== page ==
Immortal animal exists

(ORDO NEWS) — Jellyfish Turritopsis Nutricula is considered to be the only immortal creature on the planet.

Jellyfish Turritopsis Nutricula can rightly be considered an immortal creature. This animal, having reached maturity, settles to the bottom and turns into a polyp covered with a chitinous cuticle. Then, on the polyp under the cuticle, kidneys are formed, in which future jellyfish are formed. The most interesting thing is that such metamorphoses are repeated countless times, and the death of this creature is possible only if other predators eat it.

Initially, jellyfish Turritopsis Nutricula lived in the Caribbean, but gradually began to expand their habitat. Now this jellyfish can be found in almost all seas of the tropical and temperate zones.


The supposedly ‘immortal’ jellyfish Turritopsis dohrnii has captivated scientists since it was discovered decades ago. One of the first researchers to study it, Ferdinando Boero, looks at whether this amazing organism really can live forever.

As with so many findings, the so-called ‘immortal jellyfish’ was discovered by accident. During a visit to my laboratory in the 1980s, a German student, Christian Sommer, and my very first student, Giorgio Bavestrello, collected a hydrozoan thought to be Turritopsis nutricula. This small, predatory marine invertebrate has two stages in its life cycle: a polyp-forming colony called a hydroid and the more mobile, recognisably jellyfish-like form called medusae. After being collected and reared in our lab, our Turritopsis hydroid released medusae. Then Sommer forgot about them.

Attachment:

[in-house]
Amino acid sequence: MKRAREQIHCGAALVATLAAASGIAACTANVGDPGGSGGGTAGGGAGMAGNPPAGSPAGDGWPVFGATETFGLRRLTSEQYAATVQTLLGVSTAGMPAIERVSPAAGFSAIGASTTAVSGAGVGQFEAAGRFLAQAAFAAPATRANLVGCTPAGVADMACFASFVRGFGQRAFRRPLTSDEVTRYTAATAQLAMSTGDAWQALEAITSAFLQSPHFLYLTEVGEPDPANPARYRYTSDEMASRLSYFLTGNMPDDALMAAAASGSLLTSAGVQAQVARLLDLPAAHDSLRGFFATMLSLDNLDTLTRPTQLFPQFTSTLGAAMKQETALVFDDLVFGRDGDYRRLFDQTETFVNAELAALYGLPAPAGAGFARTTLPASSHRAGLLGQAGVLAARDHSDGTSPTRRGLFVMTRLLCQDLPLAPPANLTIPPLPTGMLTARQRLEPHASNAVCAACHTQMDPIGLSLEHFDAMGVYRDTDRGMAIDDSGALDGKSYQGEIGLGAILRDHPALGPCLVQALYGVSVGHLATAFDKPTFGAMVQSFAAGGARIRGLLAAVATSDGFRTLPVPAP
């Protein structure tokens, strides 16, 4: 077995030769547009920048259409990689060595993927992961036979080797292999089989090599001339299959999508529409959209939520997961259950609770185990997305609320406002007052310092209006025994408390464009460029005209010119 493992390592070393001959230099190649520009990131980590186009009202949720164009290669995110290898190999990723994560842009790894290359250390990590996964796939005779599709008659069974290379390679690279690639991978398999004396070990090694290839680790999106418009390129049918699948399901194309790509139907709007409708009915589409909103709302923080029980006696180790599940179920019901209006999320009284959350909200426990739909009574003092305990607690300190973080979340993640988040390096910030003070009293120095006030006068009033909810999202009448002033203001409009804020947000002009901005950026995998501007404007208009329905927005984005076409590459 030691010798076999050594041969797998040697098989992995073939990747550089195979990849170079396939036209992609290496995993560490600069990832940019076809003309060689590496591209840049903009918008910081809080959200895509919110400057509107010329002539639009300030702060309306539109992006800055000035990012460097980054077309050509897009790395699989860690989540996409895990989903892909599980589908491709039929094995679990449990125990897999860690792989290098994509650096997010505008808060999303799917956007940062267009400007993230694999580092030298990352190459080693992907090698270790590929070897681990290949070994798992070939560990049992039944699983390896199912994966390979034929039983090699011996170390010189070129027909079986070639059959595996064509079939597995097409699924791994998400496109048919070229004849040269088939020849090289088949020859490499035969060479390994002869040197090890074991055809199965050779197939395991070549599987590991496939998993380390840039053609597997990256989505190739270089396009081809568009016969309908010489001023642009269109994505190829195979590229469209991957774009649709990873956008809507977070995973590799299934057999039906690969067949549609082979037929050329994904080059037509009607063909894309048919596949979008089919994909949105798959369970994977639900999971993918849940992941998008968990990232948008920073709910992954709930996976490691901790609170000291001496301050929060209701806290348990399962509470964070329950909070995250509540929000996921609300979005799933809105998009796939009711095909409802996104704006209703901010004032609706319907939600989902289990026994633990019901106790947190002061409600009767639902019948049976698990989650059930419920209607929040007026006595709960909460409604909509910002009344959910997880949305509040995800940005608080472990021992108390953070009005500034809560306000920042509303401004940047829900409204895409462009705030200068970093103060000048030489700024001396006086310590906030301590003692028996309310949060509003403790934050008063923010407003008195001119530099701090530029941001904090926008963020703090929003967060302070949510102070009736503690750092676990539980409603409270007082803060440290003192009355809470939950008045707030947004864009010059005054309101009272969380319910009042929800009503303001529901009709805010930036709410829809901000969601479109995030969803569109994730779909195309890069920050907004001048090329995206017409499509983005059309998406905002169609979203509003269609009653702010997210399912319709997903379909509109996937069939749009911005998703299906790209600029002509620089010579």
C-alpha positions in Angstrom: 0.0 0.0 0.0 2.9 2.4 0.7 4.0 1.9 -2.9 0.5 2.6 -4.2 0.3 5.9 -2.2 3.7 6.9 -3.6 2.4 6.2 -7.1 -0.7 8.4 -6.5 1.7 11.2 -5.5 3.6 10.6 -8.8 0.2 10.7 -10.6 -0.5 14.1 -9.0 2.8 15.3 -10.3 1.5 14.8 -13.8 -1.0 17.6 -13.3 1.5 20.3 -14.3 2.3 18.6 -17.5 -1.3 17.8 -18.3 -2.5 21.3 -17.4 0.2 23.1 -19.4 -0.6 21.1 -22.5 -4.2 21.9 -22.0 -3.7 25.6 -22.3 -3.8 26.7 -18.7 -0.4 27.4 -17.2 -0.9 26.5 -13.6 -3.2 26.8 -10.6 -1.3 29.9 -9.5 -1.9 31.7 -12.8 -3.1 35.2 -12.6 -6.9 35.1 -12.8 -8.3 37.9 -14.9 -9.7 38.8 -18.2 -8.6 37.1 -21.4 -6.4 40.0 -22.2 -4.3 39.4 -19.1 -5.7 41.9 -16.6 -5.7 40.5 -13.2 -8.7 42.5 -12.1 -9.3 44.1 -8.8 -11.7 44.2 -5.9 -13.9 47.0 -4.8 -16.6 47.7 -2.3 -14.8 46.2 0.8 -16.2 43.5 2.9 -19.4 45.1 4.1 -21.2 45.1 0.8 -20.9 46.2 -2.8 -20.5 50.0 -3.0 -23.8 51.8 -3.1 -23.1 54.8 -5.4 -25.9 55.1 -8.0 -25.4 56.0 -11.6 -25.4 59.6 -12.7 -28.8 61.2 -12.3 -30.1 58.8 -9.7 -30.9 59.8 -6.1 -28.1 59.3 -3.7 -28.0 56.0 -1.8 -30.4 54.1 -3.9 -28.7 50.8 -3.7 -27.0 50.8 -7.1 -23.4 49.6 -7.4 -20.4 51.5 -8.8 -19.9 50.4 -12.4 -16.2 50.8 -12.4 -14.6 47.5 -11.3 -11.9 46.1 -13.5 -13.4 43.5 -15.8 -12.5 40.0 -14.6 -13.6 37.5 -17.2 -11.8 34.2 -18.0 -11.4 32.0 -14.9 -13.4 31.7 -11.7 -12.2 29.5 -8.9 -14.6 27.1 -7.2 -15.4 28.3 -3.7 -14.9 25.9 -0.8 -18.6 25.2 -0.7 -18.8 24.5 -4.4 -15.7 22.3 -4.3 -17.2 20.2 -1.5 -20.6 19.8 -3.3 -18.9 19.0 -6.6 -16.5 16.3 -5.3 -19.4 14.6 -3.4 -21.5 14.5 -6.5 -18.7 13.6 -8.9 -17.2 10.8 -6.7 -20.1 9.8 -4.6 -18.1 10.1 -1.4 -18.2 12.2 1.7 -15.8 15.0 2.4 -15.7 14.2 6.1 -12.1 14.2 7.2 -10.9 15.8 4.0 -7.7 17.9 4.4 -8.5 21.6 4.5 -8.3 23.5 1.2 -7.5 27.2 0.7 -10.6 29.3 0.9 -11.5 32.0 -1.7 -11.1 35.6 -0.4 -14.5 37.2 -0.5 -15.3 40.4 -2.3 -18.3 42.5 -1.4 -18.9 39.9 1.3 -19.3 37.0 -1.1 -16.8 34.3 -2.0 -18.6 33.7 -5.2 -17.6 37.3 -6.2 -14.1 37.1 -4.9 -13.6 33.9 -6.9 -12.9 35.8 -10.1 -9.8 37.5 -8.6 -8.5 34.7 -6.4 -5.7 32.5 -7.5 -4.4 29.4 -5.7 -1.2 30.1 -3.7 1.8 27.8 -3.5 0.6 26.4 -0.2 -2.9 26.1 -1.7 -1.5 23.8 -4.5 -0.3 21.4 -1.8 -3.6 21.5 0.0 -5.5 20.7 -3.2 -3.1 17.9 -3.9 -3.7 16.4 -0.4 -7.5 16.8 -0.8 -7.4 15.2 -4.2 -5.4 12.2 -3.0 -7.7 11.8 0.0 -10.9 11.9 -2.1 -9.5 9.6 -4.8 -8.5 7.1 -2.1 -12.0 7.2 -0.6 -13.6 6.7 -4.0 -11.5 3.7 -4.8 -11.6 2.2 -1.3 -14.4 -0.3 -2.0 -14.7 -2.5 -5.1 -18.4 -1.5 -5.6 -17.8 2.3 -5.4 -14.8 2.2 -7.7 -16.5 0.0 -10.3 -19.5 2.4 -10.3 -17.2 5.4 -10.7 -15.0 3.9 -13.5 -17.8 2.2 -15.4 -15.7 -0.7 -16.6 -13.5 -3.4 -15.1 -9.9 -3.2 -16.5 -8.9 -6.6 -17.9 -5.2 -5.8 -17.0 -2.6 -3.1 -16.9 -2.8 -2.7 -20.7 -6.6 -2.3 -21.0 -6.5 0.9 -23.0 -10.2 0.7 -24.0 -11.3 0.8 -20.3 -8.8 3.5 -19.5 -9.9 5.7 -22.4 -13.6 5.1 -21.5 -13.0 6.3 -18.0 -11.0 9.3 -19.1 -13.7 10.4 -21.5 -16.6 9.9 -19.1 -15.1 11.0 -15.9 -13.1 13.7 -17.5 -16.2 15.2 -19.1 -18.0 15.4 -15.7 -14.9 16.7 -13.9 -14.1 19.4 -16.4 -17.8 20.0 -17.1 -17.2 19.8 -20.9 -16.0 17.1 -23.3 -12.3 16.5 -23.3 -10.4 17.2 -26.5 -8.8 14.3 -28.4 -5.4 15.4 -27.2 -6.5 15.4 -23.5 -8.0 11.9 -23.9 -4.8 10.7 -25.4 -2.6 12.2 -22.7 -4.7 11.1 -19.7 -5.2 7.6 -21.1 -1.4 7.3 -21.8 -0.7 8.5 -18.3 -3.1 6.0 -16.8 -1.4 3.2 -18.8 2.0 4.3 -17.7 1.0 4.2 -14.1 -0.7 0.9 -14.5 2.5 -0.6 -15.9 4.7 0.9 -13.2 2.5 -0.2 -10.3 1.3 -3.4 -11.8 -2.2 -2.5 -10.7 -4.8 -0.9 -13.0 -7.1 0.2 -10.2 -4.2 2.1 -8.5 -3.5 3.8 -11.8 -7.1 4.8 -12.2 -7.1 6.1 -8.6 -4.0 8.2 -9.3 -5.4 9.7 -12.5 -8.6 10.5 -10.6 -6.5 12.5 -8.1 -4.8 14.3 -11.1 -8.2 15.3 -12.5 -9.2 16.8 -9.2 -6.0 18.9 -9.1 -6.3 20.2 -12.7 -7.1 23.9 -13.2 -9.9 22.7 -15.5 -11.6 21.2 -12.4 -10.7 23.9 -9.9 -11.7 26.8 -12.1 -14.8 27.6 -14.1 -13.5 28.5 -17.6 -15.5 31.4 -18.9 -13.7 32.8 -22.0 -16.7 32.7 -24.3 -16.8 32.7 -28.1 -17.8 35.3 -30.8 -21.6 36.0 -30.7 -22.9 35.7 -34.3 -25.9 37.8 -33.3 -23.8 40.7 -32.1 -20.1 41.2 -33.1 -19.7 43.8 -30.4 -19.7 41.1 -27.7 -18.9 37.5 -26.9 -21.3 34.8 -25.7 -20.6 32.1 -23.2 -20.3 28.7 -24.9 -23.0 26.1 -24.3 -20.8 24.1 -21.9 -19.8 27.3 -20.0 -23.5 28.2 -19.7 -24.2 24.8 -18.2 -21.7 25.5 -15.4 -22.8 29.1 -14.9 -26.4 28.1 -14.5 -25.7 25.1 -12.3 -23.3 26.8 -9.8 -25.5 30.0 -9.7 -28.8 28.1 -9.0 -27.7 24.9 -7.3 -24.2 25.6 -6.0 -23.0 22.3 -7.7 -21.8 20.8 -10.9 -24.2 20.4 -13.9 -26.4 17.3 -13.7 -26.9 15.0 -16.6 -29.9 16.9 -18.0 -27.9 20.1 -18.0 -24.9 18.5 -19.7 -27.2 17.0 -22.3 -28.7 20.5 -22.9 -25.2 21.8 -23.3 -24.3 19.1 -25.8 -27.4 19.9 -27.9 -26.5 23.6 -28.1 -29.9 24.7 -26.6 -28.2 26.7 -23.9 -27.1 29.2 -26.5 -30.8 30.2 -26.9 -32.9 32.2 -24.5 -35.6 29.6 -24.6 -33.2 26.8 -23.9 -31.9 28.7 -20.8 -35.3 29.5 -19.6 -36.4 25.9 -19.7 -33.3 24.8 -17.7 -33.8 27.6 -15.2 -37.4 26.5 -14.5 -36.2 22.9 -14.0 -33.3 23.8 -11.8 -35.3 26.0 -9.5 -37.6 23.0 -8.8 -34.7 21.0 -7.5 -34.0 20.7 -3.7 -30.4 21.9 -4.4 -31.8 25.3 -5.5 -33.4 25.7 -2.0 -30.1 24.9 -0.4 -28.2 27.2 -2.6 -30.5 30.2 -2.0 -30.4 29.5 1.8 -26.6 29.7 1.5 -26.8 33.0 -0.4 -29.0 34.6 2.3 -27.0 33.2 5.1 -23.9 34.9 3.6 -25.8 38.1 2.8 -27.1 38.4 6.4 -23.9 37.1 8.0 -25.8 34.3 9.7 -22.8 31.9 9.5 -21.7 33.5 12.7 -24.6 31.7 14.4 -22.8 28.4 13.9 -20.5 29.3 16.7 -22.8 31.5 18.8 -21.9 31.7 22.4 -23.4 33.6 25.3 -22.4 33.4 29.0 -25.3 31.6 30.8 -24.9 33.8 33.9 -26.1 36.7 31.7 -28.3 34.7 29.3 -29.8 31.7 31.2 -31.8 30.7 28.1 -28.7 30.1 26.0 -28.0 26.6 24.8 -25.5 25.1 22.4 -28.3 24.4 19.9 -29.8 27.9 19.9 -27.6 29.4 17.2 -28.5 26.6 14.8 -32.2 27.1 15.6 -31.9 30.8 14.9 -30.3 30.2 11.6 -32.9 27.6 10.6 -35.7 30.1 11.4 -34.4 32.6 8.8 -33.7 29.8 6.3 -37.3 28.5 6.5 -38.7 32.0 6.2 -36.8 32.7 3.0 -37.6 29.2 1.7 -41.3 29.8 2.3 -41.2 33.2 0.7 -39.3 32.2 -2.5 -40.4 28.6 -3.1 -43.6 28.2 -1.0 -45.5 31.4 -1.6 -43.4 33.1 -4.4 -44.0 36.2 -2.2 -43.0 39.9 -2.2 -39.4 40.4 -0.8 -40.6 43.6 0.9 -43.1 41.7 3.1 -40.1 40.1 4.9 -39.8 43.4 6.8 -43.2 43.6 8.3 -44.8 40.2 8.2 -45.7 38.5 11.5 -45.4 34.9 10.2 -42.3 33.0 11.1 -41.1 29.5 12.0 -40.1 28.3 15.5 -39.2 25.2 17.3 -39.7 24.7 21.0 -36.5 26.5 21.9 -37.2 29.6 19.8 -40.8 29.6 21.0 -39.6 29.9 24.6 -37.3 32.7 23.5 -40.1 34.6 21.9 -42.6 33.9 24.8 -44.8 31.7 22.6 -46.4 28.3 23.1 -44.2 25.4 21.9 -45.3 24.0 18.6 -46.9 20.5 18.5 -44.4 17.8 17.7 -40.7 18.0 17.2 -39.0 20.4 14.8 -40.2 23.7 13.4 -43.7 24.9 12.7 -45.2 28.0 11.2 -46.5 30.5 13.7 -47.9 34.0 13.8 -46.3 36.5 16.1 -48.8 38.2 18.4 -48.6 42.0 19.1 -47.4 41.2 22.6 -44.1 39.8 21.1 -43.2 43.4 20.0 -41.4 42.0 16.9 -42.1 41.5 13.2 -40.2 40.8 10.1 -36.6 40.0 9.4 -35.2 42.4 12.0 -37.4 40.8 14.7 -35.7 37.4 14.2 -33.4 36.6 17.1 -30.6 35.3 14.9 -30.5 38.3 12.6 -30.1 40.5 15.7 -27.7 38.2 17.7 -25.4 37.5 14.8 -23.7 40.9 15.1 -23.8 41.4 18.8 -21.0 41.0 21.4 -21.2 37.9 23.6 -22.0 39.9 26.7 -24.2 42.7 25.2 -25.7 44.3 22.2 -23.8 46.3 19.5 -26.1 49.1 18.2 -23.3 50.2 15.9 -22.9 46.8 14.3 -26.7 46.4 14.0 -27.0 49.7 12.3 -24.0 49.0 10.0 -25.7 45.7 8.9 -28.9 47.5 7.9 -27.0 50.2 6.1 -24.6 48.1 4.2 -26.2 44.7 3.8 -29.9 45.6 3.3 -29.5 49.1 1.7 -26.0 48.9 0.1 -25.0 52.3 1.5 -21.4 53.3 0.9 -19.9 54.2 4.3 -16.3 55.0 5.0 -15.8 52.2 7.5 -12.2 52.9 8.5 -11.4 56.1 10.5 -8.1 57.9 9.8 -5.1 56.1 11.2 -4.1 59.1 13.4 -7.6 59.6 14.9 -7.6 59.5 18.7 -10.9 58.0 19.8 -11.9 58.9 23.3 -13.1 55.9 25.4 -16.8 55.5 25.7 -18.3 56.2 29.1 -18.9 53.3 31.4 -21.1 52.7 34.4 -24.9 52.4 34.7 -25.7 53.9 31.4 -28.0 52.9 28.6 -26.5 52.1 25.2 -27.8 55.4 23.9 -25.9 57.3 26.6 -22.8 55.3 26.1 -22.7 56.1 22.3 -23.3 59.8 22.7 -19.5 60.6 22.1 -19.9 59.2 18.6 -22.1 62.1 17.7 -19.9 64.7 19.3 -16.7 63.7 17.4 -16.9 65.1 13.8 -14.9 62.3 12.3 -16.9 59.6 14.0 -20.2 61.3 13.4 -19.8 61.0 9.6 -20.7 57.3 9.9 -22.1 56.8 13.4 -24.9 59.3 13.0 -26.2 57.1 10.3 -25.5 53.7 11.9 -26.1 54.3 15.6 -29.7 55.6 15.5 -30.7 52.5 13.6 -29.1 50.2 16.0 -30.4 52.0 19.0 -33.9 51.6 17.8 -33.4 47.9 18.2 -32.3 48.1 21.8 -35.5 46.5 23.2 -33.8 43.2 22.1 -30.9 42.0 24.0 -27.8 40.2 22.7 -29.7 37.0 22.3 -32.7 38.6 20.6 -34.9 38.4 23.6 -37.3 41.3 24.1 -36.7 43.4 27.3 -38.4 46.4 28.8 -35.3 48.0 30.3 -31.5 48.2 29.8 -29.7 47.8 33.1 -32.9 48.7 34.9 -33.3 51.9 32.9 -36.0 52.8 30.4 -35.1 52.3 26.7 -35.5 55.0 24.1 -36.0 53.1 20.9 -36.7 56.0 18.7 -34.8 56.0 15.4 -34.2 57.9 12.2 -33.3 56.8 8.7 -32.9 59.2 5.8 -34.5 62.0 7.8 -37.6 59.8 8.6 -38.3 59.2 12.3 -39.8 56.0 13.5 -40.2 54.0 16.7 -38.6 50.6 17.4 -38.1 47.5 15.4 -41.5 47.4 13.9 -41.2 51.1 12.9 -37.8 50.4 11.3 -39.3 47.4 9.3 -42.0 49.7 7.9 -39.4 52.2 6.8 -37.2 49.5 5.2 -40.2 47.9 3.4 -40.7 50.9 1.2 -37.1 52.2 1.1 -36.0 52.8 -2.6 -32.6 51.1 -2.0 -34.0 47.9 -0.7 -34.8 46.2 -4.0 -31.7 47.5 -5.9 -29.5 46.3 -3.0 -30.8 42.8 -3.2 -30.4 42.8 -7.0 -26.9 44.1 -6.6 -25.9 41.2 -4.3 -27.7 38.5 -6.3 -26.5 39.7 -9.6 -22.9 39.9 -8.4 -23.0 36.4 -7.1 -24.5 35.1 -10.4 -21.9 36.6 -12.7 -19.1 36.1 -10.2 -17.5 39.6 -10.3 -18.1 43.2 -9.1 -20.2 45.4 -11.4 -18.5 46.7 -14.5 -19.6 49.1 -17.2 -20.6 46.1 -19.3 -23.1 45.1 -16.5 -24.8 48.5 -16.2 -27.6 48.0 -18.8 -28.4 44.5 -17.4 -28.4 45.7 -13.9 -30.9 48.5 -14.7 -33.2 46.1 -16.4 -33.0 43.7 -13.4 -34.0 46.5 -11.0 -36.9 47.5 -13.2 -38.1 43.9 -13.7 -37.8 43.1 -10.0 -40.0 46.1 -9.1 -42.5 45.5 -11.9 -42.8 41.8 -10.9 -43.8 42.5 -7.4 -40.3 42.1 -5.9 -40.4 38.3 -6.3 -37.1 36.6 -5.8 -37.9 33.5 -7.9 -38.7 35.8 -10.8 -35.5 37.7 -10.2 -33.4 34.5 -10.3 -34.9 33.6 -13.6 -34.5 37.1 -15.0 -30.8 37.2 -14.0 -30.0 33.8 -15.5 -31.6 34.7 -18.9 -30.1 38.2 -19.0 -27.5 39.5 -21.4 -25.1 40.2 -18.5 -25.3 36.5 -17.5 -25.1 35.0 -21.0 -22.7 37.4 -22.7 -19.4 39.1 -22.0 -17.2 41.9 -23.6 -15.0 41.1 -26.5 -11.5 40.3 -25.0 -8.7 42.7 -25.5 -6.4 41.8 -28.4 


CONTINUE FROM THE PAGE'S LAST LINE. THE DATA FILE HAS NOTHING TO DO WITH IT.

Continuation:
Normally, in the hydrozoan life cycle, medusae mature and then spawn sperm and eggs. Any fertilised eggs become small larvae called planula. When these planula settle somewhere, a new hydroid colony grows once again, and eventually polyps in the colony release more medusae.

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The medusae of the species we believed we had are not released with mature gonads. Normally they have to go off and grow, and become sexually mature, before spawning and eventually producing new planulas. Again, the planulas settle and produce new polyp colonies and, meanwhile, the medusae die.

When Sommer next checked the rearing jar, there were lots of newly settled polyps on its bottom. Puzzled by this, Sommer and Bavestrello continued their observations. They found that the new medusae, if stressed, fell on the bottom of the jar and transformed straight into polyps, skipping the fertilisation and larval stages (see above). This was even stranger – like a butterfly transforming back into a caterpillar.

The observation was so revolutionary that it was presented at the second workshop of the Hydrozoan Society. It was so revolutionary in fact that one of the attendees, the late Volker Schmid, expressed serious doubts about the report. He said it was impossible.

Schmid had worked extensively on cell biology related to the life cycle of Podococoryna (another hydrozoan) and said that the cells of the medusa buds, while still forming from the polyp, could occasionally revert back to polyp cells. However, he thought once the medusa differentiation was complete, the reversal was impossible.

The workshop took place in a marine laboratory and we had access to the field, so I went diving and found some colonies of Turritopsis with medusae. I brought them to Volker and we obtained the newly liberated medusae. And then, under the eyes of Volker, the mildly stressed medusae (a little pinch with a tweezer is enough) transformed into polyps. They first became a ball of tissue and fell on the bottom of the jar. Then the ball of tissue produced a hydrorhiza (the basal stolon of a new hydroid) and, from it, a new polyp came out. Volker was amazed.

He had described transdifferentiation in certain hydrozoan cells before, but this was simply too much. Transdifferentiation is the dedifferentiation of a differentiated cell into some sort of stem cell, and then differentiation of that into another cell type. In this case, however, apparently all the cell types of the medusa dedifferentiated and then redifferentiated into the cell types of the polyp, producing an entirely new body plan (that of the polyp) from a previous one (that of the medusa, which, indeed, was not ‘previous’ but ‘subsequent’ to the polyp stage).


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